# A finitely generated $S^{-1}R$-module isomorphic to the localization of a finitely generated $R$-module

I am trying to prove the following statement:

Every finitely generated $$S^{-1}R$$-module, say $$M$$, is isomorphic to $$S^{-1}N$$, where $$N$$ is a finitely generated $$R$$-module ($$S$$ is an arbitrary multiplicative set).

My thoughts: the localization $$S^{-1}N$$ is a finitely generated $$S^{-1}R$$ module since $$N$$ is finitely generated.$$\,$$ Now I am looking for an isomorphism, say $$\alpha$$, between $$S^{-1}N$$ and $$M$$ such that for each generator of $$S^{-1}N$$,$$\,\,$$say $$n_i$$,$$\,$$ $$\alpha(n_i)$$ is a generator of $$M$$. But how can we tell that the cardinality of the generators set of $$S^{-1}N$$ is equal to the cardinality of the generators set of $$M$$. Any ideas?

• But you haven't even found an $N$ ! How about taking a generating set $x_1,...,x_n$ of $M$ and taking $N$ to be the sub-$R$-module of $M$ generated by these ? – Maxime Ramzi Jul 2 '19 at 10:24
• @Max Let $x_1,...,x_n$ be the generator set of $M$ and define $N$ as a sub-$R$-module of $M$ generated by these. So, the cardinality of the generator set of $S^{-1}N$ is also n. Hence we can construct an isomorphism between $S^{-1}N$ and M, say $\alpha$, such that if $n_i$ is a generator of $S^{-1}N$ then $\alpha(n_i)$ is a generator of $M$. Am I correct? by the way, is it just a speical case of my question? – Ariel Jul 2 '19 at 10:51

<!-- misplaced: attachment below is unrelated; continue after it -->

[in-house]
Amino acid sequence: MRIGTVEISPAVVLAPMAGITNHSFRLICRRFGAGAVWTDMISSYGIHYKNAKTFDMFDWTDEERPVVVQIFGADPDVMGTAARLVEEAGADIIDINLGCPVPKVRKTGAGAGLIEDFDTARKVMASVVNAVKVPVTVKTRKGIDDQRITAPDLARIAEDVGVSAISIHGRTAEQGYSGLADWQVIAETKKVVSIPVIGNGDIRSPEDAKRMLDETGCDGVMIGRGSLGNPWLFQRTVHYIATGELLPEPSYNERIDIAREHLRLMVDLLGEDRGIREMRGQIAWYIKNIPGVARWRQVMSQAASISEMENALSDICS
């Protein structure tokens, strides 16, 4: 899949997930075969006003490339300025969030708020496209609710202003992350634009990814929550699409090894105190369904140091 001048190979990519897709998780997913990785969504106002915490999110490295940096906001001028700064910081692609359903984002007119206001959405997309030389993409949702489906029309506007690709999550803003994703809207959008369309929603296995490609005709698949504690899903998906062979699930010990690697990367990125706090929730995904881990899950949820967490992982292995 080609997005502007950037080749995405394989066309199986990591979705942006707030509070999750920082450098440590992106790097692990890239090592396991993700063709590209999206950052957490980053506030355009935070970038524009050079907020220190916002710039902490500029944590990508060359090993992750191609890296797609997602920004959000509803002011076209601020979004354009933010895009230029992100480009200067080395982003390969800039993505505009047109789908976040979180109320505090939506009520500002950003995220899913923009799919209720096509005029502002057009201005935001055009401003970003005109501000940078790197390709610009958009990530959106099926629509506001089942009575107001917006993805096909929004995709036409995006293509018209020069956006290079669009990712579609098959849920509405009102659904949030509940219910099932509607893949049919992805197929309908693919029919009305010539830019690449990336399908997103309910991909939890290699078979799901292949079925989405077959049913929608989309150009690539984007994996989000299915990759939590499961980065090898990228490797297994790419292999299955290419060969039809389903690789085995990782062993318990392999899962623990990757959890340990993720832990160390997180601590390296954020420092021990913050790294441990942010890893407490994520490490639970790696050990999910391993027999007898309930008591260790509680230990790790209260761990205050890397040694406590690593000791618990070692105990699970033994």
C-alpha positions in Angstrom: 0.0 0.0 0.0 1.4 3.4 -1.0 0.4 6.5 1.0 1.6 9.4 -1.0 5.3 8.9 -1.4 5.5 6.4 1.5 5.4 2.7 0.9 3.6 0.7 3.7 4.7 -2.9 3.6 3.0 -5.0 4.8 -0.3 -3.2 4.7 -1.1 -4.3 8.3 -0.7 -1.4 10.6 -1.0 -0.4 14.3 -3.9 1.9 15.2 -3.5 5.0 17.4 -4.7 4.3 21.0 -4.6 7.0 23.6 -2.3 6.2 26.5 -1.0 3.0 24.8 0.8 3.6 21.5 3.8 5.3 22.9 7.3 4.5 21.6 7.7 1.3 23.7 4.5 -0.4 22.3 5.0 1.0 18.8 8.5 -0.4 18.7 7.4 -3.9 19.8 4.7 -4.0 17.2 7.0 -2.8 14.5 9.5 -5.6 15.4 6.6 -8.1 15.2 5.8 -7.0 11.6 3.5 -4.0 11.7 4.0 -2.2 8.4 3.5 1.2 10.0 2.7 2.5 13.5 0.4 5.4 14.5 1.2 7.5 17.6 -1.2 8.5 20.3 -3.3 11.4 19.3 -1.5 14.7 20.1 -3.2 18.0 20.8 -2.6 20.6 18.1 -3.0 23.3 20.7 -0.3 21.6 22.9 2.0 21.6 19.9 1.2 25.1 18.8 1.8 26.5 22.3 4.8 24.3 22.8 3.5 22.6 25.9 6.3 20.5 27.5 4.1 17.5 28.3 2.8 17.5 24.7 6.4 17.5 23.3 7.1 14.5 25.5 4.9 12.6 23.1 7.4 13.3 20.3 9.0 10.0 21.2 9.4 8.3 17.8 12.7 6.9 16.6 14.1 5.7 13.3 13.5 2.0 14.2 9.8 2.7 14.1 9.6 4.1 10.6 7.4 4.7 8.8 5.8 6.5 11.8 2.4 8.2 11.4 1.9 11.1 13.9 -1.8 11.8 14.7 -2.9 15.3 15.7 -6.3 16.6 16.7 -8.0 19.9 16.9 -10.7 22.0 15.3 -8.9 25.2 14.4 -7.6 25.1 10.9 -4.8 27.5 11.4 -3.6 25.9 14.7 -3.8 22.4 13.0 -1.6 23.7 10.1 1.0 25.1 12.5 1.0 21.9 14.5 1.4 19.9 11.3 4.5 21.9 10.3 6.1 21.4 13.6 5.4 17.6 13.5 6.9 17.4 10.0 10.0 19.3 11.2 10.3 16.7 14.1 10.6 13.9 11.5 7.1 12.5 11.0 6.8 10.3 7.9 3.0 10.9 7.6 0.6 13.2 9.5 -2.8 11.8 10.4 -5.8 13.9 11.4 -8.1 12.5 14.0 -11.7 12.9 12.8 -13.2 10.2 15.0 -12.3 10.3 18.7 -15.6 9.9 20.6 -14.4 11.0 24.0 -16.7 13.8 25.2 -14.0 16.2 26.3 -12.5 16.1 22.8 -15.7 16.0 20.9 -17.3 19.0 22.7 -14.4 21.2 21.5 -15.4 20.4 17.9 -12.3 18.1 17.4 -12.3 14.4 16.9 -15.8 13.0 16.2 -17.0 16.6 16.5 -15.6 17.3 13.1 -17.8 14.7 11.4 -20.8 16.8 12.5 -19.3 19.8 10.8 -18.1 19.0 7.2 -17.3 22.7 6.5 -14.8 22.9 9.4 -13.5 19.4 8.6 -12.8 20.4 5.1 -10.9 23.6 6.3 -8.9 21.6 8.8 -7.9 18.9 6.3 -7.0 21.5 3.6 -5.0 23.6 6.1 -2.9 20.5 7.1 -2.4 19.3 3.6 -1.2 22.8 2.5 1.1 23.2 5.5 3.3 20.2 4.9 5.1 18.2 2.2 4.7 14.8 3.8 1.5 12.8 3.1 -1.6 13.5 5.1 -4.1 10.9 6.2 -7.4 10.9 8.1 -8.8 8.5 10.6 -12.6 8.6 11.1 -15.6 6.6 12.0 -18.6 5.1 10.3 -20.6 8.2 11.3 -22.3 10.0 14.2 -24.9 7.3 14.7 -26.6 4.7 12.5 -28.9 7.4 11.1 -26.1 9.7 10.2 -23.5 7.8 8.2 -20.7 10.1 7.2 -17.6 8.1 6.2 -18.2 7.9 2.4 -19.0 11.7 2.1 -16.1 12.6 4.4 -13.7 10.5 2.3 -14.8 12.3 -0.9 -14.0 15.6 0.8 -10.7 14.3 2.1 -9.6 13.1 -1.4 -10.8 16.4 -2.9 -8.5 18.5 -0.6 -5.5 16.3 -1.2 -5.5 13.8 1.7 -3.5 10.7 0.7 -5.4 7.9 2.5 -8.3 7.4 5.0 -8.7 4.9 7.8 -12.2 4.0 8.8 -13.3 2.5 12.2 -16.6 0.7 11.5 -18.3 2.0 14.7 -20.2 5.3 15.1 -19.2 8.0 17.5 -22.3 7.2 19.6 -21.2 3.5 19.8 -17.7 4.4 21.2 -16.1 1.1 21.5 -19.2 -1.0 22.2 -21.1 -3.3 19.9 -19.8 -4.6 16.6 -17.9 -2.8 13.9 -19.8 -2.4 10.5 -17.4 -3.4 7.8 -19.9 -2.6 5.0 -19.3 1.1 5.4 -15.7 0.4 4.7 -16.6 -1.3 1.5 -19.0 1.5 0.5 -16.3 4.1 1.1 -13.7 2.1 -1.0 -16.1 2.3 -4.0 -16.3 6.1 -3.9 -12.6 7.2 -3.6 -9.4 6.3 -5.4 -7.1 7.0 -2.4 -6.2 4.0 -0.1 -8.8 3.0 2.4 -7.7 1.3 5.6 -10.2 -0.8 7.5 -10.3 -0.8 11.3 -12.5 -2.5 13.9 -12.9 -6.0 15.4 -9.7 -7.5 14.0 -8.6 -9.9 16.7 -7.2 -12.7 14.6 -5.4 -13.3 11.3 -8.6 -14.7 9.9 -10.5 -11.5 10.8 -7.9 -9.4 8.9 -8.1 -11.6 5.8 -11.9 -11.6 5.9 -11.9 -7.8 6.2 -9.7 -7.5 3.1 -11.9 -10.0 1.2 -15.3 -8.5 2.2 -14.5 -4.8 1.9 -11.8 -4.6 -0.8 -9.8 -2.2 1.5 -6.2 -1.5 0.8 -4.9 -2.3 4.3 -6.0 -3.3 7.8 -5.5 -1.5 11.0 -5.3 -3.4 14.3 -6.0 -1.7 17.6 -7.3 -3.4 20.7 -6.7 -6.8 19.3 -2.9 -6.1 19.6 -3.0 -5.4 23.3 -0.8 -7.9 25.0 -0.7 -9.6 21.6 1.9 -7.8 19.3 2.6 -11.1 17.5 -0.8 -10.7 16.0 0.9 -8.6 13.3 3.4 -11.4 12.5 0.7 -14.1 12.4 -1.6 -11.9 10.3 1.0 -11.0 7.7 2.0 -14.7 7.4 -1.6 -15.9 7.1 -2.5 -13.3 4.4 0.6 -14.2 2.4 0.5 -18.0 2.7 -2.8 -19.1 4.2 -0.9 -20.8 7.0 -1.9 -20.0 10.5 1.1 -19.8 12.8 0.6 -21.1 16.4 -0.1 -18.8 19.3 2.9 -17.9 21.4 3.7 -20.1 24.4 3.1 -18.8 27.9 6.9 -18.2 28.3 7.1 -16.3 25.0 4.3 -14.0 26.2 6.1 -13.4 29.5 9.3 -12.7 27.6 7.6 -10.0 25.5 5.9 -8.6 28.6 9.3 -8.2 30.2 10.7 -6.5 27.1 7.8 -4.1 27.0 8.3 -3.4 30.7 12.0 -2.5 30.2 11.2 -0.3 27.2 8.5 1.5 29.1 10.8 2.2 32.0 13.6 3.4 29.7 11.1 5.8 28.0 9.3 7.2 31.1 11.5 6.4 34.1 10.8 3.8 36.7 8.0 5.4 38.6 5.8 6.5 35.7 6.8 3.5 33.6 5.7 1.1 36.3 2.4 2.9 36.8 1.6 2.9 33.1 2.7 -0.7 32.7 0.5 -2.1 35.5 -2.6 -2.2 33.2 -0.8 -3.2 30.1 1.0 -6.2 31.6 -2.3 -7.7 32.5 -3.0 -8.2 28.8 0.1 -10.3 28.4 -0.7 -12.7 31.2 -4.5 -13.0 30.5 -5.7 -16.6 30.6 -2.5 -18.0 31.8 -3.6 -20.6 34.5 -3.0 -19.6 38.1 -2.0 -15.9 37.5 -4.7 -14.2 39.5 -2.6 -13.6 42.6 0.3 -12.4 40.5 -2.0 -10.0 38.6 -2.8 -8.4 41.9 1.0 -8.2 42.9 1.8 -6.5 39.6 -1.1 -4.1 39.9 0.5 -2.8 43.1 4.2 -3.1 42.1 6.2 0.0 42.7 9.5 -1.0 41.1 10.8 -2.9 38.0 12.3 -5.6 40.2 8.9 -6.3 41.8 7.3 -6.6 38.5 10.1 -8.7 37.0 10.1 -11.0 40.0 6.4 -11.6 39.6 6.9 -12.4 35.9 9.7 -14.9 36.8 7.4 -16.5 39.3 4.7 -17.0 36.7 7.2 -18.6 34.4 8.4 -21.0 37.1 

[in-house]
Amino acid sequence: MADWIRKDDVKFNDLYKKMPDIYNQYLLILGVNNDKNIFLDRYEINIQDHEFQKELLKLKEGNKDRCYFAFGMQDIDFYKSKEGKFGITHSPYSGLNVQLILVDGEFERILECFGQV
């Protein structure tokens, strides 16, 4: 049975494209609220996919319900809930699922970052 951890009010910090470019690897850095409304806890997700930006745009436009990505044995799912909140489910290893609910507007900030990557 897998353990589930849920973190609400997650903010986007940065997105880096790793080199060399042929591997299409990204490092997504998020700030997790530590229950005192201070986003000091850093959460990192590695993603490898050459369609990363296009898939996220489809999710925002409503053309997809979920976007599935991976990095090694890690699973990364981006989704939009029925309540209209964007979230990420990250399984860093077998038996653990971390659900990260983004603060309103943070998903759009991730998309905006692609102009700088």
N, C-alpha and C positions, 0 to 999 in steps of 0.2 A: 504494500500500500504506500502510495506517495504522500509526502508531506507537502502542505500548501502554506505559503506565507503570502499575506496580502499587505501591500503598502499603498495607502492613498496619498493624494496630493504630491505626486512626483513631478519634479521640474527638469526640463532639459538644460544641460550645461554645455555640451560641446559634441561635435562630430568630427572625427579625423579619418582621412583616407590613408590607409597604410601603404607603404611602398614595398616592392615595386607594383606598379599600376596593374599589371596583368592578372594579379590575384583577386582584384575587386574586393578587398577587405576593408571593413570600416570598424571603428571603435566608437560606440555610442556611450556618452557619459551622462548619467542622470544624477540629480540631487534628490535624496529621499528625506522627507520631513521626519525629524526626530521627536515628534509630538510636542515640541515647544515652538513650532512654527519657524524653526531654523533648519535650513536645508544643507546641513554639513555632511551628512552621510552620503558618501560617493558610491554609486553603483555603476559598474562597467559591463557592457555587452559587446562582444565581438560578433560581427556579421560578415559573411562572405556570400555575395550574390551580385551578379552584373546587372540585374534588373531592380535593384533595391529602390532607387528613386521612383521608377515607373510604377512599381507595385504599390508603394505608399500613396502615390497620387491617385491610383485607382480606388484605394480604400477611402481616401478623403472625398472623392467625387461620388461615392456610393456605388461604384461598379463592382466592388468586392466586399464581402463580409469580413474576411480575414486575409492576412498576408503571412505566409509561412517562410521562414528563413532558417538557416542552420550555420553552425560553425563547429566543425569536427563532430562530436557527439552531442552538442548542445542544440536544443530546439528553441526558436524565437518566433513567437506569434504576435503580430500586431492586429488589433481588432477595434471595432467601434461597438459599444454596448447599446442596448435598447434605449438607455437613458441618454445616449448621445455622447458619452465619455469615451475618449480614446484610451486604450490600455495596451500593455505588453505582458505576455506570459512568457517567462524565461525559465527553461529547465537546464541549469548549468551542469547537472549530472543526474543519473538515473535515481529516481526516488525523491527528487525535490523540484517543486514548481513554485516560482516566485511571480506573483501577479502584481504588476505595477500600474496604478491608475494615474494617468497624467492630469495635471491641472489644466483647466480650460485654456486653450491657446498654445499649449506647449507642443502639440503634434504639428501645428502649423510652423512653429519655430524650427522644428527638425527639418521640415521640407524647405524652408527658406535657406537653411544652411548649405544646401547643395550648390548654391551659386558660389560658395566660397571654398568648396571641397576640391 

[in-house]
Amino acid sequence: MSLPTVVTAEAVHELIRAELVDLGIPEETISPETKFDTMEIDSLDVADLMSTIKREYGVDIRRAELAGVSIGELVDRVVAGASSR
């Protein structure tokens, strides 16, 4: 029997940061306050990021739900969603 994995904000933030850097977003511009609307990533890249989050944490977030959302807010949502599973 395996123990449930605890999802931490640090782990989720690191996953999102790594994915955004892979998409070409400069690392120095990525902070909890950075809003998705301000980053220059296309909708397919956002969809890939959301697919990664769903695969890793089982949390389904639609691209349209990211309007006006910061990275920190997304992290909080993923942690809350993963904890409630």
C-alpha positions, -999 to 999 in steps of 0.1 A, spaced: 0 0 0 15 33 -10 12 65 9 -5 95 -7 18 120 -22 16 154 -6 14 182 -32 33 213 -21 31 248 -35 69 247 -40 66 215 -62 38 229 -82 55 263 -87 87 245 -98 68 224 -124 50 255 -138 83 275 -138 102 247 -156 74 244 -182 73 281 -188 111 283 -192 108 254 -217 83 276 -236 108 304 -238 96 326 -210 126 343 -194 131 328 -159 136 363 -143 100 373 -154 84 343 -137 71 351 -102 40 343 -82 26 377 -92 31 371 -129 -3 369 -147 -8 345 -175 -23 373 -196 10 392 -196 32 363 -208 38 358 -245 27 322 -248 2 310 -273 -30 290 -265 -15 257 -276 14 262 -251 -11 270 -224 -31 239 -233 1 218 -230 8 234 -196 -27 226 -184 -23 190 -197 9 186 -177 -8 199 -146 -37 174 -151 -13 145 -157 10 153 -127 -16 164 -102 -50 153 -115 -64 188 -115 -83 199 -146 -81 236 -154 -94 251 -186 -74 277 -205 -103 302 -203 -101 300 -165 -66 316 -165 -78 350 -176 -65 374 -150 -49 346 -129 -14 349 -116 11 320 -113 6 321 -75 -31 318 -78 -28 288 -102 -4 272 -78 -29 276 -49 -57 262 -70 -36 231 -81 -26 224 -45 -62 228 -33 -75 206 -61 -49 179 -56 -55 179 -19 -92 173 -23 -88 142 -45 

• No that's not correct in general. $\mathbb Z$ and $\mathbb Z/2 \mathbb Z$ have the same number of generators over $\mathbb Z$, they're not isomorphic. You have to use that $N$ is not any module, it is related to $M$. That's why what you explained in your question made no sense : you had not picked any specific $N$ ! – Maxime Ramzi Jul 2 '19 at 10:58
• @Max we know that there is an isomorphism from $S^{-1}N$ to $N$. If you will take $N$ to be a sub module of $M$ you will get an injective homomorphism to $M$. – Ariel Jul 2 '19 at 11:48
• Maybe you know that but unluckily for you it's not true – Maxime Ramzi Jul 2 '19 at 11:57

Let $$M$$ be an $$S^{-1}R$$-module, generated by, say, $$x_1,...,x_n$$. Let $$N$$ be the sub-$$R$$-module of $$M$$ generated by $$x_1,...,x_n$$.
Clearly $$N$$ is finitely generated as an $$R$$-module, and there is a natural map of $$S^{-1}R$$-modules $$S^{-1}N\to M$$.
It will be surjective because its image contains $$x_1,...,x_n$$.
It will be injective because it factors as $$S^{-1}N\to S^{-1}M\to M$$, the first one is injective as $$S^{-1}$$ preserves injections, the second one is an isomorphism.
• Why does the map $S^{-1}N\rightarrow M$ factors through $S^{-1}N\to S^{-1}M\to M$? – Babai Sep 14 '20 at 19:18
• @Babai : Apply $S^{-1}$ to the nap $S^{-1}N \to M$ – Maxime Ramzi Sep 14 '20 at 19:52